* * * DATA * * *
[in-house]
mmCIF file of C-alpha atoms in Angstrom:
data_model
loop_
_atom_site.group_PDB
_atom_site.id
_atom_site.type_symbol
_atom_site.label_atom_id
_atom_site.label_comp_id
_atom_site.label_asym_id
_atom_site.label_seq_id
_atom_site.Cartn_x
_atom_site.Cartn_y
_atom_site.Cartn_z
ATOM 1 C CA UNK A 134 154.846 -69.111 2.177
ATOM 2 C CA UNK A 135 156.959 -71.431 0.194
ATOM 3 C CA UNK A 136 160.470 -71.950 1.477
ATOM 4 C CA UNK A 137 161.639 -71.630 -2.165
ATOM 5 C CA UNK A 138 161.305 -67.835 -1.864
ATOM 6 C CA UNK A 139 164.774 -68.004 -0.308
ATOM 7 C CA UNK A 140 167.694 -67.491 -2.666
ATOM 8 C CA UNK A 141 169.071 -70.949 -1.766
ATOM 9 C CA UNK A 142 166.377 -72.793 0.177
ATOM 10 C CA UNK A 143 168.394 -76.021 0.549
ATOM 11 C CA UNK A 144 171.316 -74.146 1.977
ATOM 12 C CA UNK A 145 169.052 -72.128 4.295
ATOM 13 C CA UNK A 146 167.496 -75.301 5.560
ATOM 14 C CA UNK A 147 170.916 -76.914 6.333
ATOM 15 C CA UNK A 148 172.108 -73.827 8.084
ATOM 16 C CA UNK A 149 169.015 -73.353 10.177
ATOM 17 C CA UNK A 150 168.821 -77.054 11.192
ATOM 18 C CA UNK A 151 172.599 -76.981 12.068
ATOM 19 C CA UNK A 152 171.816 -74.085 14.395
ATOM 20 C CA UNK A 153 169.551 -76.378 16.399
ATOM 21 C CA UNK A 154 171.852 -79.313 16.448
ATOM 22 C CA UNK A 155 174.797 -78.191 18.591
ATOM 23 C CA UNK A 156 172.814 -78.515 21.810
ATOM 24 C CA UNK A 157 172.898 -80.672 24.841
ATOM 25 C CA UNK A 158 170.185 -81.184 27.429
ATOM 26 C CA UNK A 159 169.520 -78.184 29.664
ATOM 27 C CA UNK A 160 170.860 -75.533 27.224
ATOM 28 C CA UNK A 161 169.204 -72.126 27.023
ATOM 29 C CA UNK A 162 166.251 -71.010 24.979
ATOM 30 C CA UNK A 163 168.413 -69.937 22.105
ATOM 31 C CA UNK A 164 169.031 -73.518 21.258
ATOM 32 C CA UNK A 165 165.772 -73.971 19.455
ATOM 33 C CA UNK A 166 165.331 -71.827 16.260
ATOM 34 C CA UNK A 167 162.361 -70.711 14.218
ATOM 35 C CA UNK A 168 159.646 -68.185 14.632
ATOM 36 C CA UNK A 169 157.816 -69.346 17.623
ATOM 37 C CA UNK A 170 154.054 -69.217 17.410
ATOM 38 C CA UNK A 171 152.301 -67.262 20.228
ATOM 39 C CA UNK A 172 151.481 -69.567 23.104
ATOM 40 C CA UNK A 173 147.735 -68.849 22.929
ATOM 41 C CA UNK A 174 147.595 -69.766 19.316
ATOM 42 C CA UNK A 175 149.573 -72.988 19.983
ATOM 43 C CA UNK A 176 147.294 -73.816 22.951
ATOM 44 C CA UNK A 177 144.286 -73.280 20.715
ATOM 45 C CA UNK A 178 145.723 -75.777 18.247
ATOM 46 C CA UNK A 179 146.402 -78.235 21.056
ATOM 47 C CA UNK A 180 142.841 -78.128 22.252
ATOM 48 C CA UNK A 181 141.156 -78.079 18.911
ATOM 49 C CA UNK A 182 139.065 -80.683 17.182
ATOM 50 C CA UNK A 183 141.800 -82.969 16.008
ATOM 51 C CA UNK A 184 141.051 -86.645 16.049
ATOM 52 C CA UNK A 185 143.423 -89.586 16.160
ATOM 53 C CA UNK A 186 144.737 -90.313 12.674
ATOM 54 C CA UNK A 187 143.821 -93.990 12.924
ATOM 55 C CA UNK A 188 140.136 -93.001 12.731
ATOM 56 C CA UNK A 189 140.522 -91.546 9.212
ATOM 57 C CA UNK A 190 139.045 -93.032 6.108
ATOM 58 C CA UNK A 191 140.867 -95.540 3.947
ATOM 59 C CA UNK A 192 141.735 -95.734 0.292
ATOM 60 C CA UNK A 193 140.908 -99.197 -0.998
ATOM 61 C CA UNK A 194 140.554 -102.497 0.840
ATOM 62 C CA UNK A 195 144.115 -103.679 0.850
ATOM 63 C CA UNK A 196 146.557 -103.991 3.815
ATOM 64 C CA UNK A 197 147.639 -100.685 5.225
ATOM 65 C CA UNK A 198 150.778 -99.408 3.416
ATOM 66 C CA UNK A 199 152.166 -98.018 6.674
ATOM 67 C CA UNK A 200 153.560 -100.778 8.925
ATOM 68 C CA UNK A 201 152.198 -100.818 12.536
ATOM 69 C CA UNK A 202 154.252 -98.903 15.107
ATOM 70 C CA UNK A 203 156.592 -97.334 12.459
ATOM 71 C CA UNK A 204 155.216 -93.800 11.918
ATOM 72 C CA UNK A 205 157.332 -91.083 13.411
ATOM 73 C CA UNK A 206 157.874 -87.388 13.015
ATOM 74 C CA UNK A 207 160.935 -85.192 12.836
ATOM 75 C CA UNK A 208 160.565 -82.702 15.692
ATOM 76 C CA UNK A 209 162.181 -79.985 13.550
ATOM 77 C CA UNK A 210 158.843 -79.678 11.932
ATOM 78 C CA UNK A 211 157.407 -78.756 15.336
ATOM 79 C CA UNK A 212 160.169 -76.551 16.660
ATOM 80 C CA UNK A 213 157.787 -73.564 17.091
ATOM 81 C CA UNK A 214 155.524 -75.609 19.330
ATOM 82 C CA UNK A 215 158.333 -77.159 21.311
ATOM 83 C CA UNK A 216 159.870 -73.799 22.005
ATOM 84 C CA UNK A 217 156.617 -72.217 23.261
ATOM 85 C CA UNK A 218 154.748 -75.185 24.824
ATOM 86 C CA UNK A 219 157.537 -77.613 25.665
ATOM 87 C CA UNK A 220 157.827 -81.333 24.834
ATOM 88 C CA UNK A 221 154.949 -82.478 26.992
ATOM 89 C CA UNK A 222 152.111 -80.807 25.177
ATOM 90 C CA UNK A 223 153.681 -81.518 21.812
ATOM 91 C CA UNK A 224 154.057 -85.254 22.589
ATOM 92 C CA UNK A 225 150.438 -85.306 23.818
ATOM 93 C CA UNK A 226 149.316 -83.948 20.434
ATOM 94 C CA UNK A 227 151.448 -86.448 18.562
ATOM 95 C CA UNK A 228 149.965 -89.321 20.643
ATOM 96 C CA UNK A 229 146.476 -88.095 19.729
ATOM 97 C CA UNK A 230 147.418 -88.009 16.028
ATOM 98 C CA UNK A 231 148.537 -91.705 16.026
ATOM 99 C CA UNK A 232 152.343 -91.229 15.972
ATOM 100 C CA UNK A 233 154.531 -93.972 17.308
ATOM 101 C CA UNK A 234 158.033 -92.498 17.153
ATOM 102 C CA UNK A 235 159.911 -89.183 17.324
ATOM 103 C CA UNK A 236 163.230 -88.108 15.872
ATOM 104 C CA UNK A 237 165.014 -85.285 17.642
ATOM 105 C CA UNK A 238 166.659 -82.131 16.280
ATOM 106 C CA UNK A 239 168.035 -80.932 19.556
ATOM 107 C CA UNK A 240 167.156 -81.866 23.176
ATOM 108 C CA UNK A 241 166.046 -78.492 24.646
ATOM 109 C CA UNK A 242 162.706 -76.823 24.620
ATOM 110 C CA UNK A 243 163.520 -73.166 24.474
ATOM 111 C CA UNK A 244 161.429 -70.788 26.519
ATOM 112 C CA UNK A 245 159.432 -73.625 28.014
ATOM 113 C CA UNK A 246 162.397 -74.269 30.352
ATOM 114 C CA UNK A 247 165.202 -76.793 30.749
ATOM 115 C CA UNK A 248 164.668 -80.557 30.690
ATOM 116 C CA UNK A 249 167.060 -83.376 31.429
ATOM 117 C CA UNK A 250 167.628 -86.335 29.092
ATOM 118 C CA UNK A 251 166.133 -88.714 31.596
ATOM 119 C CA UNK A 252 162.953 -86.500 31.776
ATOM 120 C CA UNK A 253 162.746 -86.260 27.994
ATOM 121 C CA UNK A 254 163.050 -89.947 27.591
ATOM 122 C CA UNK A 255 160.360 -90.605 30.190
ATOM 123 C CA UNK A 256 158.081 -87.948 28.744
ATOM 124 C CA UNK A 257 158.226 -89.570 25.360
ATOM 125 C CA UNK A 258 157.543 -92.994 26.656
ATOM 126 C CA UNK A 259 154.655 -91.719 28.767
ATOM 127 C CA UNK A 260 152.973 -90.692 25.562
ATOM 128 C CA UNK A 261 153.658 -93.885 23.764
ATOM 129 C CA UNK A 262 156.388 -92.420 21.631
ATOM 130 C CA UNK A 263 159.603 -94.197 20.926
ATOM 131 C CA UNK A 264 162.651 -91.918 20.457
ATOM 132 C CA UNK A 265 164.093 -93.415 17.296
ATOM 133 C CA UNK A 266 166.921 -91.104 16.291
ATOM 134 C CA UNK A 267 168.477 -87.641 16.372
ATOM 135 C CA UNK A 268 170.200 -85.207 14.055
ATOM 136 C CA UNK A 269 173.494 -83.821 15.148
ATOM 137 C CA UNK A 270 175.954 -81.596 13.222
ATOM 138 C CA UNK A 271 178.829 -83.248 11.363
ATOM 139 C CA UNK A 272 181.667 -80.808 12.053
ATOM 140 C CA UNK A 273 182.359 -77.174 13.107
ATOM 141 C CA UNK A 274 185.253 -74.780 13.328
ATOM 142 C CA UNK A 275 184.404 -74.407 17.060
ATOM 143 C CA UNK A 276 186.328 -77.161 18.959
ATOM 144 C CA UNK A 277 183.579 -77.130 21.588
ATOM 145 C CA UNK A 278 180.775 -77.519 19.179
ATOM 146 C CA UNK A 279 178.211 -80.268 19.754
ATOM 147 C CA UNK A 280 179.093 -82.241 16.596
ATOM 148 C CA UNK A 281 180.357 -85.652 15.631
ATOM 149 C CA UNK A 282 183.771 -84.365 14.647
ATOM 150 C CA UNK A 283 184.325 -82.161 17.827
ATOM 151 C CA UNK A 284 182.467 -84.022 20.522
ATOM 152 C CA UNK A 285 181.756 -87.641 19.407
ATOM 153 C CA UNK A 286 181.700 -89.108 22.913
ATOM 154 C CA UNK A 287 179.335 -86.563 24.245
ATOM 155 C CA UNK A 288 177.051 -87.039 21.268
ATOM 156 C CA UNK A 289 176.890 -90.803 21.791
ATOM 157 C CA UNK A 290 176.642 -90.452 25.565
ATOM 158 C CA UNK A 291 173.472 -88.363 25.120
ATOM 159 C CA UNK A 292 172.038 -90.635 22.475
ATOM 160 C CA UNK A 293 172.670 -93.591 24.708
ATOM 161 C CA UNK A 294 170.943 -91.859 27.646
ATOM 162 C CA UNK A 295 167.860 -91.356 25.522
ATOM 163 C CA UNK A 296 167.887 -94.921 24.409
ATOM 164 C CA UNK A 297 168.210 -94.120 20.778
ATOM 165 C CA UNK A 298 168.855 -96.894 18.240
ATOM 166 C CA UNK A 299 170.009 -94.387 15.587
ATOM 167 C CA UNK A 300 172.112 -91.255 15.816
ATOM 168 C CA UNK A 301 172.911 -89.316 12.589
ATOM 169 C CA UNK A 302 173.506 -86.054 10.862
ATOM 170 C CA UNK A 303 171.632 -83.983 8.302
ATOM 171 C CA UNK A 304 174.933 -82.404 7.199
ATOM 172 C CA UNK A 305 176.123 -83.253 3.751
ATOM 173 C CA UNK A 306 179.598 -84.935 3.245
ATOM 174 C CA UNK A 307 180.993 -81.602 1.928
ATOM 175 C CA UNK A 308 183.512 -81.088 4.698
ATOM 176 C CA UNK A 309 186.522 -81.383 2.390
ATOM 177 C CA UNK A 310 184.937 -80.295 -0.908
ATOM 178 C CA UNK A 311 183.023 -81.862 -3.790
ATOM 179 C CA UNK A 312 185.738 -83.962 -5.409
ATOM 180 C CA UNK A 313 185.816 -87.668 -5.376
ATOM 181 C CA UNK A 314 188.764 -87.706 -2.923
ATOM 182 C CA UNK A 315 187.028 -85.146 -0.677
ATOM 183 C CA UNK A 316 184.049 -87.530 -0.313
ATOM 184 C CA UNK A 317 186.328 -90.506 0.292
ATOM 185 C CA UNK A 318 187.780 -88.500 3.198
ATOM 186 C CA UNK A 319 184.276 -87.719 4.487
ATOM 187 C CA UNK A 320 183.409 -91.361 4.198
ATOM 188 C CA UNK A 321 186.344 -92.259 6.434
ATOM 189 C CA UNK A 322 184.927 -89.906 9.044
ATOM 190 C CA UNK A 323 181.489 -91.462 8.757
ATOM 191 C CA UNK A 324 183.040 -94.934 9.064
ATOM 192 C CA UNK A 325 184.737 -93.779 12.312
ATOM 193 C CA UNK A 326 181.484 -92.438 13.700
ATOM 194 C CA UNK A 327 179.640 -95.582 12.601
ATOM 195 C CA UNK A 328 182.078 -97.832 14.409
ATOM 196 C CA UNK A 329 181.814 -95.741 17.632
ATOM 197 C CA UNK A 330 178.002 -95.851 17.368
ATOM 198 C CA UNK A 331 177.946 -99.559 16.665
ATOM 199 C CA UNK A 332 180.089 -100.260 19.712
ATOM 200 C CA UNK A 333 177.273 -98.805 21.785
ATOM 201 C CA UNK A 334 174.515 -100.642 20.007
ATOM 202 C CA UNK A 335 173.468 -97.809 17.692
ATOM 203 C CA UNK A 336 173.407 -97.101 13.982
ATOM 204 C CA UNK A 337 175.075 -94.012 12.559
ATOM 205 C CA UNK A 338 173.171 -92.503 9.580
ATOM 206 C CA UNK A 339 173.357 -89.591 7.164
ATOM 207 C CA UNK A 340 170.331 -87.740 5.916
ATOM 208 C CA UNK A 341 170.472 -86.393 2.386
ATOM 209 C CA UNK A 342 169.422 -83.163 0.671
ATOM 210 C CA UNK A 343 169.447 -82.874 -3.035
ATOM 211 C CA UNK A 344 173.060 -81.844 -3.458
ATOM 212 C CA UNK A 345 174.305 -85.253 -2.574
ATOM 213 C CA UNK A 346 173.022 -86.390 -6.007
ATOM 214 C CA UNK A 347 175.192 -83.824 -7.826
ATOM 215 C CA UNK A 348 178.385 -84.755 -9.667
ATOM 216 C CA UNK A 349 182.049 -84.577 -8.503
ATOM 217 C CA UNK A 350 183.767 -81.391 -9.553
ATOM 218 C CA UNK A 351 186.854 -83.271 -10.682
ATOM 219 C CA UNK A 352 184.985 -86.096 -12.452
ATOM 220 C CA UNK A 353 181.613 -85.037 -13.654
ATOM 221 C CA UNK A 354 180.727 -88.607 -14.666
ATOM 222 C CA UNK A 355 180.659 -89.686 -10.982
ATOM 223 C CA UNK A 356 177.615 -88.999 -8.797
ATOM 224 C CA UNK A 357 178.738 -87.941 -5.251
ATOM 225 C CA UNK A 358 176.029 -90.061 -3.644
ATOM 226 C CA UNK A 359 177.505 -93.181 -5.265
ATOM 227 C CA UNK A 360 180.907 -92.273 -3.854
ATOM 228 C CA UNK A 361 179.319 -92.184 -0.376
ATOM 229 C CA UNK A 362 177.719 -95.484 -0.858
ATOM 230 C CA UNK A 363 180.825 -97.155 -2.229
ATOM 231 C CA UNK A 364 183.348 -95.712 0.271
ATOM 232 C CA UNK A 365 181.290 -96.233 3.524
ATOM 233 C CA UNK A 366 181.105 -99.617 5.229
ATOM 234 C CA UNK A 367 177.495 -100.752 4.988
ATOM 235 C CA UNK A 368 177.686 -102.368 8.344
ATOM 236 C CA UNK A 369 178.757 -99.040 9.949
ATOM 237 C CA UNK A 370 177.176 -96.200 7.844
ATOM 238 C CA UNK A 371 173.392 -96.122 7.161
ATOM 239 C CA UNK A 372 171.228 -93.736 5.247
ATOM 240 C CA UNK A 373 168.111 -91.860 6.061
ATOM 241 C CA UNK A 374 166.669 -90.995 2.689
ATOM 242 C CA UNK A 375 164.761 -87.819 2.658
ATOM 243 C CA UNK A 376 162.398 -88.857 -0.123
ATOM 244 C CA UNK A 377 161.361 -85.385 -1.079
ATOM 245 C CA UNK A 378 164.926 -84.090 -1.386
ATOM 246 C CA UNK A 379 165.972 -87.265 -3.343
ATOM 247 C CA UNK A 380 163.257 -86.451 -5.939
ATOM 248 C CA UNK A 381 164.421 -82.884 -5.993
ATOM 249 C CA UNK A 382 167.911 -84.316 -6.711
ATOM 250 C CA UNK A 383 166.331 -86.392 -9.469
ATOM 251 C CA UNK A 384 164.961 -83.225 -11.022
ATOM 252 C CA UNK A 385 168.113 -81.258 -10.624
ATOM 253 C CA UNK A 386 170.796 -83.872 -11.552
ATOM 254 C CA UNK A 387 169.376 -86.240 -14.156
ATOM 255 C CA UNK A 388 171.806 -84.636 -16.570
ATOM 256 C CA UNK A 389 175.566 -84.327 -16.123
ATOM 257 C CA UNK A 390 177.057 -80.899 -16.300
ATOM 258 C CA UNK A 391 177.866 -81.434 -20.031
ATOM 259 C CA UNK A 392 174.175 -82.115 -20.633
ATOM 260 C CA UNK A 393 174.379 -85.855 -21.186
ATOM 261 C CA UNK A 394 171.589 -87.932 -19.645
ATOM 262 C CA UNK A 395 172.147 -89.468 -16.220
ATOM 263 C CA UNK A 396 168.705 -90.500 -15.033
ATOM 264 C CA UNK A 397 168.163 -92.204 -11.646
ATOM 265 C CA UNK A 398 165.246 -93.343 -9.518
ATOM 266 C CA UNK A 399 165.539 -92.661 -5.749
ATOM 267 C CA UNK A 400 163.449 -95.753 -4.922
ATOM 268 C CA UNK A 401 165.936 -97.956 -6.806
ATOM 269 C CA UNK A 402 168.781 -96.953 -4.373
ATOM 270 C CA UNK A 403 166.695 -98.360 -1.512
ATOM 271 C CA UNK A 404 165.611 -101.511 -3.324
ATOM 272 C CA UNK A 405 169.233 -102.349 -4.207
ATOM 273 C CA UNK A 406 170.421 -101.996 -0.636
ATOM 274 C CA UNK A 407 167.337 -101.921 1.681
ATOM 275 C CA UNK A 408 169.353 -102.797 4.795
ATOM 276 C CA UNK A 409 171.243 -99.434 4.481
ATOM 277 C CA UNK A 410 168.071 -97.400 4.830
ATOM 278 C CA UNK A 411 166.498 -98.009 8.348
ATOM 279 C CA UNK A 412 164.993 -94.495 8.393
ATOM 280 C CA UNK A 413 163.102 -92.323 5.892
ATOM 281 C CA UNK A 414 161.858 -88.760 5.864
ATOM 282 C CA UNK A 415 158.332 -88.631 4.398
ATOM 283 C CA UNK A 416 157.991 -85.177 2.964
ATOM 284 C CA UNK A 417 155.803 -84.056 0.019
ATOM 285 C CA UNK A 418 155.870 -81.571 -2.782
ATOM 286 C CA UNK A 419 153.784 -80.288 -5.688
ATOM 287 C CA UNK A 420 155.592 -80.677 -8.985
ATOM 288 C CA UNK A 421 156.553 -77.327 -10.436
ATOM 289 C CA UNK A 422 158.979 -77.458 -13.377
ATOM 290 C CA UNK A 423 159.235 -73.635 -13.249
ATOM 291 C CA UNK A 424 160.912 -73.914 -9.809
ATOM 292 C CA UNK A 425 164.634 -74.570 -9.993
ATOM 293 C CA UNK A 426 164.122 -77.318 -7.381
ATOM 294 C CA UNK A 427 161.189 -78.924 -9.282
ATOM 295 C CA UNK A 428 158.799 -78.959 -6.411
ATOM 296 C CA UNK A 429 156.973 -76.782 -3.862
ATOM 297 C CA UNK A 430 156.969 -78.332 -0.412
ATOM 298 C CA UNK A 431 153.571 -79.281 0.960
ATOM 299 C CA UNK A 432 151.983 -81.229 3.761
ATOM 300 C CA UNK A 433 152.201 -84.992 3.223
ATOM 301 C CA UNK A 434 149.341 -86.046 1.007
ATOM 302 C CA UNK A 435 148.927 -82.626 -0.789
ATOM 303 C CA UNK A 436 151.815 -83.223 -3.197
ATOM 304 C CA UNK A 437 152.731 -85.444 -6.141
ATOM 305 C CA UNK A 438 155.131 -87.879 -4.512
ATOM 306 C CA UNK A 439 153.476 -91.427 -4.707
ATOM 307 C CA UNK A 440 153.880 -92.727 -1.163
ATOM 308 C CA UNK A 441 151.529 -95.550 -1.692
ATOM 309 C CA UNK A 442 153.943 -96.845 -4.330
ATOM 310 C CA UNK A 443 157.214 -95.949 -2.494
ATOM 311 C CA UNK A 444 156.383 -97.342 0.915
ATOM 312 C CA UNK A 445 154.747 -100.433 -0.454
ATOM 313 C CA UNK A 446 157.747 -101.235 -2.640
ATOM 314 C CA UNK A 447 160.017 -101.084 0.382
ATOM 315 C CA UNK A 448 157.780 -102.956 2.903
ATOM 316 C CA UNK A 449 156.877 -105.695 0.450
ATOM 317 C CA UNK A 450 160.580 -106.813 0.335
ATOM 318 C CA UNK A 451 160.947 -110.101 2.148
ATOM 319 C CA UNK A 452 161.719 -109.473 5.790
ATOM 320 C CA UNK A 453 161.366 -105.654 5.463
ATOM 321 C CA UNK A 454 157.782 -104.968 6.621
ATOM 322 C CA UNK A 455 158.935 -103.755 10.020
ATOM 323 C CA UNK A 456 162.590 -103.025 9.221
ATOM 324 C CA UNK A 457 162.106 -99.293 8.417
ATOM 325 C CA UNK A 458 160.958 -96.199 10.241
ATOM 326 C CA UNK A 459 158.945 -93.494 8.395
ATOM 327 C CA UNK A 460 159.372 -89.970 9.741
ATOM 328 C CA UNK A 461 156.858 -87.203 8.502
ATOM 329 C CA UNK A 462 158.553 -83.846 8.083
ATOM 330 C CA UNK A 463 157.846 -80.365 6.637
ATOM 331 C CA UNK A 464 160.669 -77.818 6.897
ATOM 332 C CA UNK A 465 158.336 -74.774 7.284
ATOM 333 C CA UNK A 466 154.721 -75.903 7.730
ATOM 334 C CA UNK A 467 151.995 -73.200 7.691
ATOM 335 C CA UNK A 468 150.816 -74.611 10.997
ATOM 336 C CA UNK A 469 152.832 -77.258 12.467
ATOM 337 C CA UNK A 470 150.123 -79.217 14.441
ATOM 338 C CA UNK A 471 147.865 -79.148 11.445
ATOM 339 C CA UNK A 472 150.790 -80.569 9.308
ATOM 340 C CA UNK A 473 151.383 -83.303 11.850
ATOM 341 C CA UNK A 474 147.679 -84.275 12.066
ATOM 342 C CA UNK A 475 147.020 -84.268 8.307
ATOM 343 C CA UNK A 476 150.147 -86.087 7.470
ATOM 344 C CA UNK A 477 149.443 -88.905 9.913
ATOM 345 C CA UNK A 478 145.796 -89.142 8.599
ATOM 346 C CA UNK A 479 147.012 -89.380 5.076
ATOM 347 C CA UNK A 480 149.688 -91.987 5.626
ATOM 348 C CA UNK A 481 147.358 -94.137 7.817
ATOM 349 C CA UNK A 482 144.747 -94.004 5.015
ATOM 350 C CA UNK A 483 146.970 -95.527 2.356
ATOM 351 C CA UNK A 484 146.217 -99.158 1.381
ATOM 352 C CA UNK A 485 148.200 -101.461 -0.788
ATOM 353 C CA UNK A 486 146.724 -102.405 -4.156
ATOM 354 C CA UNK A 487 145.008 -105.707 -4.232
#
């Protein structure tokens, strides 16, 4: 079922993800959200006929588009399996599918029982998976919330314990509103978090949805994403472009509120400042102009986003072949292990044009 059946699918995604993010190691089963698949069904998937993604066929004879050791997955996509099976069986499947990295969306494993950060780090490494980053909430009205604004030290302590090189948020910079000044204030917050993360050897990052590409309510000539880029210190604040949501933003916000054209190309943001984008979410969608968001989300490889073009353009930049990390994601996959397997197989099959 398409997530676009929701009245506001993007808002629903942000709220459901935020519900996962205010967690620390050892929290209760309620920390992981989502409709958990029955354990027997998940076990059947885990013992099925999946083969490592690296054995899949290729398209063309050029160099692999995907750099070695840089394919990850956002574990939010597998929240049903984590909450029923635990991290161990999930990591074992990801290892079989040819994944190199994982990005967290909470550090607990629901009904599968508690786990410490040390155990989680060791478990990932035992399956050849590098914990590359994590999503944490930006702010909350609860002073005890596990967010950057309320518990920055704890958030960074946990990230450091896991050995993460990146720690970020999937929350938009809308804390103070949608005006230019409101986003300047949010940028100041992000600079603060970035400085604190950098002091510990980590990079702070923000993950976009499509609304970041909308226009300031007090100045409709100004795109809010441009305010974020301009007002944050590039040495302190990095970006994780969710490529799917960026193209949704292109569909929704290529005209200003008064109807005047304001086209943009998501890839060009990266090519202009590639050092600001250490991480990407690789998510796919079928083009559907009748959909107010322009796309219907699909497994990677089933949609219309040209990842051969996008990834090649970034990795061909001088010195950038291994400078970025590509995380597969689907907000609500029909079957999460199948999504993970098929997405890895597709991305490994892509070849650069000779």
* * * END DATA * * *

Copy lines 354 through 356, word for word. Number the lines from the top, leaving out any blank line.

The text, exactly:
ATOM 340 C CA UNK A 473 151.383 -83.303 11.850
ATOM 341 C CA UNK A 474 147.679 -84.275 12.066
ATOM 342 C CA UNK A 475 147.020 -84.268 8.307